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How Will I Know When My Child's Baby Teeth Will Fall Out?

When Will My Child’s Baby Teeth Will Fall Out?

How Will I Know When My Child's Baby Teeth Will Fall Out?

There’s a game parents subconsciously play when their kids get all their primary teeth. A guessing game, actually. Since it’s a matter of time before your child’s baby teeth fall out, the question isn’t so much if they’ll get loose teeth, but what age do kids lose their teeth. 

Fortunately, there are a plethora of answers on the internet that you can source from. General consensus states that it’s roughly around age four and seven that your kids start getting their first loose tooth. Other people tend to settle for six years of age. But even so, first-time tooth-losing tots and their new parents might wonder whether that jiggly tooth is a normal part of life or if it’s a sign of something more dubious.

But fear not, friends. If you’re a new parent who’s not sure if their child’s loose tooth is ripe for pulling, here’s how to know when your kid’s baby teeth will fall out:

What does a baby tooth look like when it falls out?

Like most significant milestones, a baby tooth that’s about to fall will usually show signs of what’s to come. To know what to look for, it’s essential to know how baby teeth fall out in the first place. 

While your child is in the womb, their teeth begin to form underneath their gums. But just because they’ve developed doesn’t mean they’ll appear right away. On the contrary, it will take a while before their first tooth erupts.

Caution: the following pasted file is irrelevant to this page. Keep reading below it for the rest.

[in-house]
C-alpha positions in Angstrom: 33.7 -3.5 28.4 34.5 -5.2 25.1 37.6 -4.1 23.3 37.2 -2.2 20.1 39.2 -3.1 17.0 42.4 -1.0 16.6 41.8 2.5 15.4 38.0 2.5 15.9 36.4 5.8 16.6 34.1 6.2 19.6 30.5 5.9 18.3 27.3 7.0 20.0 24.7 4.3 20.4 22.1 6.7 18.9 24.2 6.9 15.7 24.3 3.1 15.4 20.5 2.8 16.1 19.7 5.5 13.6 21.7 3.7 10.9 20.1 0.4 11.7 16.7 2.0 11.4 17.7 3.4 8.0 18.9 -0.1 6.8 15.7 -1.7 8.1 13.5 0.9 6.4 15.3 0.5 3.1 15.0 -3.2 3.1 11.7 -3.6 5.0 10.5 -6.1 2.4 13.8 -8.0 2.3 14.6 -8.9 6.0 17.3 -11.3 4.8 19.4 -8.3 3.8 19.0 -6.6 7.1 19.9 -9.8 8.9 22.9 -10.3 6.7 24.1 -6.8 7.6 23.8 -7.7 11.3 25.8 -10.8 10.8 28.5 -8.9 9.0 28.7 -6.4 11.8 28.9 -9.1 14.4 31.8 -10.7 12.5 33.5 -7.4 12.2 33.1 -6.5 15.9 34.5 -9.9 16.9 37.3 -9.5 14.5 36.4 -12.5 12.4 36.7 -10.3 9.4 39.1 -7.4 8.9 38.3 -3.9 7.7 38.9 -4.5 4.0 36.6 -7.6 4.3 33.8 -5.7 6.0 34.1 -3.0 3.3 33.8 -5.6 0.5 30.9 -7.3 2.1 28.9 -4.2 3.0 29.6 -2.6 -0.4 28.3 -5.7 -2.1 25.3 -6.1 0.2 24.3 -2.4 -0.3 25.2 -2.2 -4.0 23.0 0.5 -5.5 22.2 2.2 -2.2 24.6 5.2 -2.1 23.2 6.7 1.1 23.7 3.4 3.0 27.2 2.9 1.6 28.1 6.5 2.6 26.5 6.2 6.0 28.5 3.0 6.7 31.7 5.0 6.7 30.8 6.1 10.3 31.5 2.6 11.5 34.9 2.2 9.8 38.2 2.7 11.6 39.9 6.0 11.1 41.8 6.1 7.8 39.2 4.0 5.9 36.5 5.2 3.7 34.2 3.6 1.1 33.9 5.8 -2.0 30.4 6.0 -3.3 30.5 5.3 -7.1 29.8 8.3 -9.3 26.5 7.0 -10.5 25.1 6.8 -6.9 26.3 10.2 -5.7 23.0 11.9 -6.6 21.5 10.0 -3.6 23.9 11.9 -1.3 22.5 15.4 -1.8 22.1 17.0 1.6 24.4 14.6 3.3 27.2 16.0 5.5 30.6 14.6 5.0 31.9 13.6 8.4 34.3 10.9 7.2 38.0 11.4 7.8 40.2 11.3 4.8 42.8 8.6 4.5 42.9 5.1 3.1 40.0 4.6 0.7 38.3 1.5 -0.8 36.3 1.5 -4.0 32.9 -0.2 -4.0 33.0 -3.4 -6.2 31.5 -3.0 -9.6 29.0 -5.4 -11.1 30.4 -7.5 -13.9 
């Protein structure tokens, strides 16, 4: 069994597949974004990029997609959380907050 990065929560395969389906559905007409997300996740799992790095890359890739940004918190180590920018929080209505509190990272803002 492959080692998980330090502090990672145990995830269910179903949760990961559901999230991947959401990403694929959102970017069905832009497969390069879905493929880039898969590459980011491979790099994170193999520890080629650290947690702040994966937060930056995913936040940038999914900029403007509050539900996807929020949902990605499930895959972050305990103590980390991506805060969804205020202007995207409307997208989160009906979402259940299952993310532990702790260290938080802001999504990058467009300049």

But baby teeth aren’t the only teeth developing at this stage. Your kids’ permanent teeth are also forming during this time, albeit the top parts only. The roots eventually grow as they emerge from the gums. 

Before the adult teeth can erupt, however, the primary teeth need to get out of the way. That process is fortunately very painless. The roots of your primary teeth—which are initially long and pointed—dissolve into small stubs. This disintegration loosens their grip onto the bone and makes the baby teeth easier to pluck out.

Once a baby tooth falls off, you might have noticed that it leaves a small tissue protrusion afterward. Because the tooth no longer has its roots, the tiny bit of pulp left inside it comes out as well, becoming scar tissue. But this isn’t always the case—usually, when that scar is present, it means that the tooth fell loose later than intended.  

What to Do When Your Child Loses Their Baby Teeth

So your child started losing baby teeth. That’s great! It means they’re well on their way in development. And for the most part, you won’t need to intervene too much. As your child’s permanent teeth begin to grow and push out, their baby teeth lose their roots, making it easier for them to dislodge by themselves. Despite the relative ease, however, there are still some things parents can do to make the transition easier. That said, what do you do when your child loses their baby teeth?